We helped our last guy pass some years ago. Of course it was heartbreaking, but we stayed present and loved him right through his transition, and it was so full of love and tears. We get to love them forever.

  15. Jen says:

    I am loving reading all of these beautiful comments. It reminds me that we are all full of love and that is what we are. Blessings…

  16. Lee says:

    My husband and step-daughter just put down 10 yr old Khujo after a battle with kidney disease..Thank you for posting..

  17. […] If you want to learn about how to stay in the present moment, just watch your dog! […]

  18. […] “Dogs come when they are called; cats take a message and get back to you.” ~ Mary Bly […]

  19. […] Animals & Nature. Working with the earth—gardening. Hiking with your dog—nature, no wifi, no cell phone, just you and your (rescue?) dog. Unplug, literally. Leave your […]

  20. […] even if you’re faking it until you really mean it. 8. Work in an office, or live with, a dog. Dogs are shown to dramatically up folks’ happiness, and productivity, both. And […]

  21. Karen says:

    I watch my sweet girl Angel as a tumor grows on her beautiful face…in the middle of her snout, spreading across her face beneath her eyes…She still has an appetite, still wants to go on walks (though she turns us around to go home before long now). Still seems to experience (and certainly gives) happiness daily, and we share so much love. She doesn't "know" she has cancer—so no evident fear or angst about the process. But I know the time will come when she is visibly suffering. I know it that when it does come, I'll have to make the decision to help her leave this life, but it's unthinkable at the moment…because she's still here with me. Thanks to Roger, and all of the other commenters, for such beautiful heartfelt statements. This is something that all who have ever loved and said goodbye to a beloved pet can understand at such a deep level.

  22. foopster says:

    As an animal rescuer, I do wish that the first item said "before you ADOPT me," but otherwise, I loved it.

  23. Laura says:

    I cried a lot whilst reading this, and then the lovely comments had me bawling for ages after I'd finished reading them.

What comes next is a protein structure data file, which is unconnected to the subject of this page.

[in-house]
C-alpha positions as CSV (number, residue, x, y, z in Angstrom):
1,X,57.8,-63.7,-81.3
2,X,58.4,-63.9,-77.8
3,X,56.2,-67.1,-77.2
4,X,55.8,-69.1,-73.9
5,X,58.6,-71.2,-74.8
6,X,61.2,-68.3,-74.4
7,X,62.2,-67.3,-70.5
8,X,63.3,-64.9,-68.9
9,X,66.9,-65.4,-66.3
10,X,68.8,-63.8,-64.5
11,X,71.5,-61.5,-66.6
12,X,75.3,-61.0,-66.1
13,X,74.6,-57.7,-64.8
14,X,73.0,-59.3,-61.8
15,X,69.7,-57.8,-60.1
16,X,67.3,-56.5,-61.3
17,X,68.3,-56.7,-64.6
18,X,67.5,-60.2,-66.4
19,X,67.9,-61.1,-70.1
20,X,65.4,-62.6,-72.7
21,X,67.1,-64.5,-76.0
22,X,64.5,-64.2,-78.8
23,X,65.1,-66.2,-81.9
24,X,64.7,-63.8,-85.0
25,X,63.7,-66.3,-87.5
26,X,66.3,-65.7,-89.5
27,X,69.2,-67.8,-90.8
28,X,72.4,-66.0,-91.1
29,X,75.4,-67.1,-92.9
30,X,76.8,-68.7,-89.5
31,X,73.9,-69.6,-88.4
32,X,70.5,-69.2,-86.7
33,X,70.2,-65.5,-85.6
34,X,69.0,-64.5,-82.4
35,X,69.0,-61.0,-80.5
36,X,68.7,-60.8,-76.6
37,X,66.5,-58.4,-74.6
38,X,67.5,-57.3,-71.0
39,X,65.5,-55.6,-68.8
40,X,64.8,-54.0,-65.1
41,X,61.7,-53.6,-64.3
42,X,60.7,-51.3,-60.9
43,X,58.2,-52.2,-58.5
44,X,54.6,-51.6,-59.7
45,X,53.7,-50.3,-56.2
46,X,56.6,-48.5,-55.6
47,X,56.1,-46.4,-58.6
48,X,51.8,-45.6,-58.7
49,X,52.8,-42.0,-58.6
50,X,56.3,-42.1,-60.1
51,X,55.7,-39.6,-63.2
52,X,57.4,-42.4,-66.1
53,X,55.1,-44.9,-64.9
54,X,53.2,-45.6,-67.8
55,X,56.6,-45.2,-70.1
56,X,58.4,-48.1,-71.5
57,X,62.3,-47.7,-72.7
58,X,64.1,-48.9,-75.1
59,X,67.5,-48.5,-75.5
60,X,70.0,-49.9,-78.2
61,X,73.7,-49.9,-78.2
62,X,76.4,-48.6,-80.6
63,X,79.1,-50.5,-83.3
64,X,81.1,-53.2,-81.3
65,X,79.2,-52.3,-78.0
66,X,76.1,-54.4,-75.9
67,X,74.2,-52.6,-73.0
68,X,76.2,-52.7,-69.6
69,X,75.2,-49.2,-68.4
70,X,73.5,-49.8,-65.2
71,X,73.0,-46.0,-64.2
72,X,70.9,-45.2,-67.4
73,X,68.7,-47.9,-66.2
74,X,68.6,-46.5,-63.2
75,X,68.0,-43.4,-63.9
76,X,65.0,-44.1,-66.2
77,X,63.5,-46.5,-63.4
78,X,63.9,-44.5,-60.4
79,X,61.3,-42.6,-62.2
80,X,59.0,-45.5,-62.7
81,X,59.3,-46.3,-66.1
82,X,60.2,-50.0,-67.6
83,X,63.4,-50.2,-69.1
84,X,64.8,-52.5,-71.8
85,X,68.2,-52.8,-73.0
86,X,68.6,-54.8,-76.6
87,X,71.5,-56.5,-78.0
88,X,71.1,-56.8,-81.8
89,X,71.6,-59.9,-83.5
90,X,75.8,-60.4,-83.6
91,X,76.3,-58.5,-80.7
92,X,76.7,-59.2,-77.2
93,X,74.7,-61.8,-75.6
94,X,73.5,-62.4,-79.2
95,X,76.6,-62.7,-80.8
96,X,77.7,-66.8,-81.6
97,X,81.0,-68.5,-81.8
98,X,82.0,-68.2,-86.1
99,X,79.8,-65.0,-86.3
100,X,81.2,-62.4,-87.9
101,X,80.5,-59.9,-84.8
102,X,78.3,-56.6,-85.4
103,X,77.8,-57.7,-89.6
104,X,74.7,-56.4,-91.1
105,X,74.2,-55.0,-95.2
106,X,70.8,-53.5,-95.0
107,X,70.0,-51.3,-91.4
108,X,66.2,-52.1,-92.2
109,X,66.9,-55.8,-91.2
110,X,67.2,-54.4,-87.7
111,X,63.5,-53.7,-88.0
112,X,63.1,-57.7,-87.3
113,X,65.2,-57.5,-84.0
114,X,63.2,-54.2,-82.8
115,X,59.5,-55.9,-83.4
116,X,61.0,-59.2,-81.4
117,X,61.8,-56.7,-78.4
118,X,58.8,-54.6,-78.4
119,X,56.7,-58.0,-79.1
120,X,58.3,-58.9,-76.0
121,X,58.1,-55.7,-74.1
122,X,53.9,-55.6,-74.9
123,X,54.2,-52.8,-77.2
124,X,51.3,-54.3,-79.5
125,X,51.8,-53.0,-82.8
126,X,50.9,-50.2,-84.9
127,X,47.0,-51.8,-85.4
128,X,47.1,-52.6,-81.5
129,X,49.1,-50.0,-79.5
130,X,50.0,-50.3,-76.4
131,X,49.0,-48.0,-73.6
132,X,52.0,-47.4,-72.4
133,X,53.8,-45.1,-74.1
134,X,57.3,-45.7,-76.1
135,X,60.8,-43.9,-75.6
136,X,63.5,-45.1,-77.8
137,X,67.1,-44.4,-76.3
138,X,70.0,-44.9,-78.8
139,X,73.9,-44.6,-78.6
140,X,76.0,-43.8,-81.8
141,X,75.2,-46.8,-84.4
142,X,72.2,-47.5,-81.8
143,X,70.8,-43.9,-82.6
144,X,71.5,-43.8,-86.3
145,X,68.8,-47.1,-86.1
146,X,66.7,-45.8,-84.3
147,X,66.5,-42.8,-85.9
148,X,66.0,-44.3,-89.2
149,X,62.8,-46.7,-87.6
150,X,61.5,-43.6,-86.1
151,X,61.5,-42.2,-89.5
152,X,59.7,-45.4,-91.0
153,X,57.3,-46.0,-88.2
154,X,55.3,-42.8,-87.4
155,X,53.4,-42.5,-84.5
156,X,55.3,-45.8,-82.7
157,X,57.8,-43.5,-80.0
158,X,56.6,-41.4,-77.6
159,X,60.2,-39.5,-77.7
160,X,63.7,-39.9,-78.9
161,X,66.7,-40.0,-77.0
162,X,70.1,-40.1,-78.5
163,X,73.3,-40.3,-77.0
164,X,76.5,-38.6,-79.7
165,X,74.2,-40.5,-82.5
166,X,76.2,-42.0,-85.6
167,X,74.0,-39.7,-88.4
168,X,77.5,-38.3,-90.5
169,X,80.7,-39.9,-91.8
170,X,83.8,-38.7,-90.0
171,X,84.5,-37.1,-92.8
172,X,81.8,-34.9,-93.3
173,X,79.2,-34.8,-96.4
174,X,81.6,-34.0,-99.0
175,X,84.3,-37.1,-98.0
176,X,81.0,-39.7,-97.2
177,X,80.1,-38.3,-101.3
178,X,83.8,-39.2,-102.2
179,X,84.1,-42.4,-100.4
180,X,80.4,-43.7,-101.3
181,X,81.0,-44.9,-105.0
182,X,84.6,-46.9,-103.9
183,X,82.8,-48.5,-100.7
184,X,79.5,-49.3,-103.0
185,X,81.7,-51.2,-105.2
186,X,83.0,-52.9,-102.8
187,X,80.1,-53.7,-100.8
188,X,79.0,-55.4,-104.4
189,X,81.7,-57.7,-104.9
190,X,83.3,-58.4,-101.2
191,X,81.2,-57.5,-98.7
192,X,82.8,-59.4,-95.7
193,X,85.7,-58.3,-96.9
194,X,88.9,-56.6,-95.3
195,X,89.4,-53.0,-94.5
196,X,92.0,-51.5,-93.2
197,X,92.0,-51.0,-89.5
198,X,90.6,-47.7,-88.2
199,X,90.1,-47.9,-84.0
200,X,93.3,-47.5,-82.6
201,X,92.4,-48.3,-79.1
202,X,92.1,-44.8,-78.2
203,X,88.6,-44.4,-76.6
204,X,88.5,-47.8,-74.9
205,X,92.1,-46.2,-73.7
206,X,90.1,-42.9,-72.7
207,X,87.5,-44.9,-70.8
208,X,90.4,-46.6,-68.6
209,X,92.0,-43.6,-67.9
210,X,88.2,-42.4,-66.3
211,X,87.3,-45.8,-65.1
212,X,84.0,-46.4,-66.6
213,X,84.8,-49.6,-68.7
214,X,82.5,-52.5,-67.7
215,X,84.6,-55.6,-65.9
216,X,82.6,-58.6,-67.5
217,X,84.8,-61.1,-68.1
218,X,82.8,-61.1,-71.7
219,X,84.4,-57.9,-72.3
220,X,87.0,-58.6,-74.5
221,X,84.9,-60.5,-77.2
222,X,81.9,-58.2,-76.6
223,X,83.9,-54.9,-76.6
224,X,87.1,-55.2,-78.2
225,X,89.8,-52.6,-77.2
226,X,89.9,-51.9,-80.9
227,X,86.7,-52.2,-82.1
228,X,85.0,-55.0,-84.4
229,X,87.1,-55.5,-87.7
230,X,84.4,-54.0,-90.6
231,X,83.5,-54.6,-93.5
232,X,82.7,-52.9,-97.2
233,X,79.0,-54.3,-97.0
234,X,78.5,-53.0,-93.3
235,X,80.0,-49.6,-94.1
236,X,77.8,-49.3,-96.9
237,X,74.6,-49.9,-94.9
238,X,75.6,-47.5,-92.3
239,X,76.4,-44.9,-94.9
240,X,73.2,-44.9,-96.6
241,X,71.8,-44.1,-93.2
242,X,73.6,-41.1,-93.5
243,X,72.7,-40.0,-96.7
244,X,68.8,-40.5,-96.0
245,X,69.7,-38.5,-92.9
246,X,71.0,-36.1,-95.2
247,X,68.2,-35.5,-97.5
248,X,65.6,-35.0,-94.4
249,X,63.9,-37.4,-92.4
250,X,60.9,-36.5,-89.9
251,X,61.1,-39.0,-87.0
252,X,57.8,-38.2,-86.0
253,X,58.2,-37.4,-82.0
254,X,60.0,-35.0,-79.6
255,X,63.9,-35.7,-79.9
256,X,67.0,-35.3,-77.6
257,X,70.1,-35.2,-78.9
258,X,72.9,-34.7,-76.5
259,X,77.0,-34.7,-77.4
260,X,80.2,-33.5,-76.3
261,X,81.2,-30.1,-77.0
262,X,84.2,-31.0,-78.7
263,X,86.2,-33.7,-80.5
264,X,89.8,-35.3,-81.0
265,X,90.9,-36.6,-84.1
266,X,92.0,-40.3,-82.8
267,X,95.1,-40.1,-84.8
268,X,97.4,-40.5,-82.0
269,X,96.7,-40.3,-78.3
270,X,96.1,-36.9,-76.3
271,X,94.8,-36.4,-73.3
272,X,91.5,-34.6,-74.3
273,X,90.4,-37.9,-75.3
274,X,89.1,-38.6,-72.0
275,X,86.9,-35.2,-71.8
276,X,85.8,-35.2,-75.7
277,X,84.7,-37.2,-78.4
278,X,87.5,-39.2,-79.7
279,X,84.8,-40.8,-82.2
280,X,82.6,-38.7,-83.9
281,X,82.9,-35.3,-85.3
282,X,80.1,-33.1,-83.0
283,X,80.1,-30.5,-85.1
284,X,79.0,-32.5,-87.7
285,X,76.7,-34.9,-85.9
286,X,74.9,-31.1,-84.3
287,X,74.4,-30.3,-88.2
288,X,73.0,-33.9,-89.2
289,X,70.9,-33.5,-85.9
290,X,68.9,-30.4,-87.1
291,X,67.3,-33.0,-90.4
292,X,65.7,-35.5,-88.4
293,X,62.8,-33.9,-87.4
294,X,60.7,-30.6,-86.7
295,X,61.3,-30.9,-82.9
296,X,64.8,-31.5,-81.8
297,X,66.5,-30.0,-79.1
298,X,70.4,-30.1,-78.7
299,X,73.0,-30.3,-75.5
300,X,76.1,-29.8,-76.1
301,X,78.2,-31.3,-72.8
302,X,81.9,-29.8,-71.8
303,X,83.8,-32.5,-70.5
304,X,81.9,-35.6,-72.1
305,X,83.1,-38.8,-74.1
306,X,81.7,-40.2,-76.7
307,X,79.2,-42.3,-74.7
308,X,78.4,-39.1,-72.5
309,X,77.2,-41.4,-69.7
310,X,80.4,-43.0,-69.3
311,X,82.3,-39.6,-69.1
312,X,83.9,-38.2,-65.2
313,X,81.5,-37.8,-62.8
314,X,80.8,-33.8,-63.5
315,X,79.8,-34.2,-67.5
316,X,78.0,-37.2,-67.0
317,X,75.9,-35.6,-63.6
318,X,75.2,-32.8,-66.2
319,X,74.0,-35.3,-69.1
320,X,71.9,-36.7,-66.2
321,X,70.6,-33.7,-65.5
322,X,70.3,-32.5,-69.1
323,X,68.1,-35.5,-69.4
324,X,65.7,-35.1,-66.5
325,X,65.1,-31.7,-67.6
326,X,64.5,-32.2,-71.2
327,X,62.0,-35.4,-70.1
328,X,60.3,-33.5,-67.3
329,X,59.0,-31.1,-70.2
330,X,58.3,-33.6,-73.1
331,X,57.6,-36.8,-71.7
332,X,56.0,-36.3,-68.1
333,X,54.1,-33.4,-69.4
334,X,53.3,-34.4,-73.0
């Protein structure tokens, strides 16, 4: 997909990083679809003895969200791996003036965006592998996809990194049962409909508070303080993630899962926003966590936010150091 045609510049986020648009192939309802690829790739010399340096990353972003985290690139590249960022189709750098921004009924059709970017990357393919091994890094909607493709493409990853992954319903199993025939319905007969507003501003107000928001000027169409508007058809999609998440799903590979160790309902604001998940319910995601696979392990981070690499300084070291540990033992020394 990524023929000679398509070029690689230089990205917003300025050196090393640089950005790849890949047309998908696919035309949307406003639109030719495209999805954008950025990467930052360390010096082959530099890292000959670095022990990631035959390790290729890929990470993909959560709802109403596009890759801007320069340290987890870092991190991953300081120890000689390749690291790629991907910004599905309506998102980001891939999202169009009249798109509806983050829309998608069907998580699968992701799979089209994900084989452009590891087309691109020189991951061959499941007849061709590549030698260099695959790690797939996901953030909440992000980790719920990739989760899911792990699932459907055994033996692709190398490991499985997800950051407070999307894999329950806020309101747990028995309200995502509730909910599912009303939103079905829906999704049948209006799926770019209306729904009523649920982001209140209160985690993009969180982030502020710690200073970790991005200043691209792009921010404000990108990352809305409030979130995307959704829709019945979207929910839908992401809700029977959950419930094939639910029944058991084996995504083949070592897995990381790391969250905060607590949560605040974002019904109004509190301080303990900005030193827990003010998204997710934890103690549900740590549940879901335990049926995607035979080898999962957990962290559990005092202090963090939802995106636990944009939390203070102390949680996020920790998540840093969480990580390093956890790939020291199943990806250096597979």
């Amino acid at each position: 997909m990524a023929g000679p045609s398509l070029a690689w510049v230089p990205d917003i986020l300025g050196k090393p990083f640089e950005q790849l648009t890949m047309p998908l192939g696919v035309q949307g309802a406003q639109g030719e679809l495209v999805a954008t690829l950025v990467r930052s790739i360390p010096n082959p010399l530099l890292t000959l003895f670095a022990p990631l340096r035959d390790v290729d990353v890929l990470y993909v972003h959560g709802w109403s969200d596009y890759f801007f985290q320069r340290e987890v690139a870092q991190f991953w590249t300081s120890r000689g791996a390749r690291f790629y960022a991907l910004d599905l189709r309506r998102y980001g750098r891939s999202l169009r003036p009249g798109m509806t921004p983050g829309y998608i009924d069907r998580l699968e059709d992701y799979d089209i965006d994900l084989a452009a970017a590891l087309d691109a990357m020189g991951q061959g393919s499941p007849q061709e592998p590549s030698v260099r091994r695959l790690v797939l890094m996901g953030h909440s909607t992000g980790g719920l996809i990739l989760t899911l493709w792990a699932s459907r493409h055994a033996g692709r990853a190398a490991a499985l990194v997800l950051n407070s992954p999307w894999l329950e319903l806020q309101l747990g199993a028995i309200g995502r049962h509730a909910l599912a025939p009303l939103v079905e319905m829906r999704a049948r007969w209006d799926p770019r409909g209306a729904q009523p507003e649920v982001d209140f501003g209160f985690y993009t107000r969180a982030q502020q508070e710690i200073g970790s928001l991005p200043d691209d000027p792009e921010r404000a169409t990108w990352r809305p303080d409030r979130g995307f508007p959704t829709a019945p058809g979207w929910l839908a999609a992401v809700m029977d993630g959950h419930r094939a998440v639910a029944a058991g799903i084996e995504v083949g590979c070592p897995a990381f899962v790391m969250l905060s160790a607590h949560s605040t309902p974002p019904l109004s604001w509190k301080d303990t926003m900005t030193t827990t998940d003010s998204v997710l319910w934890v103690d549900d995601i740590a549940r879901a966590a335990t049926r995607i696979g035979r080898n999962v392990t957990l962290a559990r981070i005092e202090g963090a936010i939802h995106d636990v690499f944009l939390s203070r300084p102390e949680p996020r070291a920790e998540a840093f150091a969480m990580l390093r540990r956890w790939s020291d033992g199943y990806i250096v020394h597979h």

Am now feeling bad for being frustrated with my dog this morning.
    Warmest wishes to all of the people who have posted touching comments about their furry friends, and to dog lovers everywhere.

  24. Jari says:

    My dog of almost 15 years died last night. Reading this was been so healing and helpful as I honor his life. I keep reading it over and over through my tears. My dog very much resembles the dog in this picture. Thank you for sharing these beautiful Commandments.

  25. Mikey says:

    I have a roommate whose dog is getting very old, and her hips aren’t so good anymore. Sometimes she doesn’t want to get up, sometimes she wants to play until her hip goes out and she has to limp to her bed and rest. He’ll get mad at her for “not listening” to him when he calls her. It’s never more than yelling, but I have to constantly remind him that she is indeed old…she was always a very well-behaved dog, and her not coming to his call every time isn’t due to being disobedient….she’s just hurting.

  26. Shardul says:

    This broke my heart 🙁
    I lost my Dennis quite a few years ago and not a day goes by that I don’t think about him.

  27. Beth says:

    Beautiful Post. So true about politics who wNt a pet and don’t foresee the road ahead and years dedicated to a life that requires love, compassion, and, and proper caretaking. We must understand that adopting is the first option we should consider in a pet and in fairness, ensure we are ready for all aspects of the added family member not just a dog, but a family member. We would not treat ourselves or hopefully our human family the many ways our canine members are treated. If one is not ready or committed, wait and volunteer at a shelter, or even foster. My service dog is a rescue, was on the kill list, pulled just days from euthenization, treated for severe heartworm, trained at a woman’s high maximum prison, andnow is my service dog. I retired last year, a female Army Veteran who served almost 30 years. Despite my physical disabilities, my shelterdog not only serves me but is a joy to my family and all who meets him.